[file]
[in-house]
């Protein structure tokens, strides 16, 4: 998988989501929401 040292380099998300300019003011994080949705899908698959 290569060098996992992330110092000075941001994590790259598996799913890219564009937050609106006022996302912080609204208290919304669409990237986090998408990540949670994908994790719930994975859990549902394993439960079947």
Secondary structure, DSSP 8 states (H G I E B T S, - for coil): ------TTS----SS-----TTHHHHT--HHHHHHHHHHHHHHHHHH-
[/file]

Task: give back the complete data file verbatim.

[in-house]
């Protein structure tokens, strides 16, 4: 998988989501929401 040292380099998300300019003011994080949705899908698959 290569060098996992992330110092000075941001994590790259598996799913890219564009937050609106006022996302912080609204208290919304669409990237986090998408990540949670994908994790719930994975859990549902394993439960079947």
Secondary structure, DSSP 8 states (H G I E B T S, - for coil): ------TTS----SS-----TTHHHHT--HHHHHHHHHHHHHHHHHH-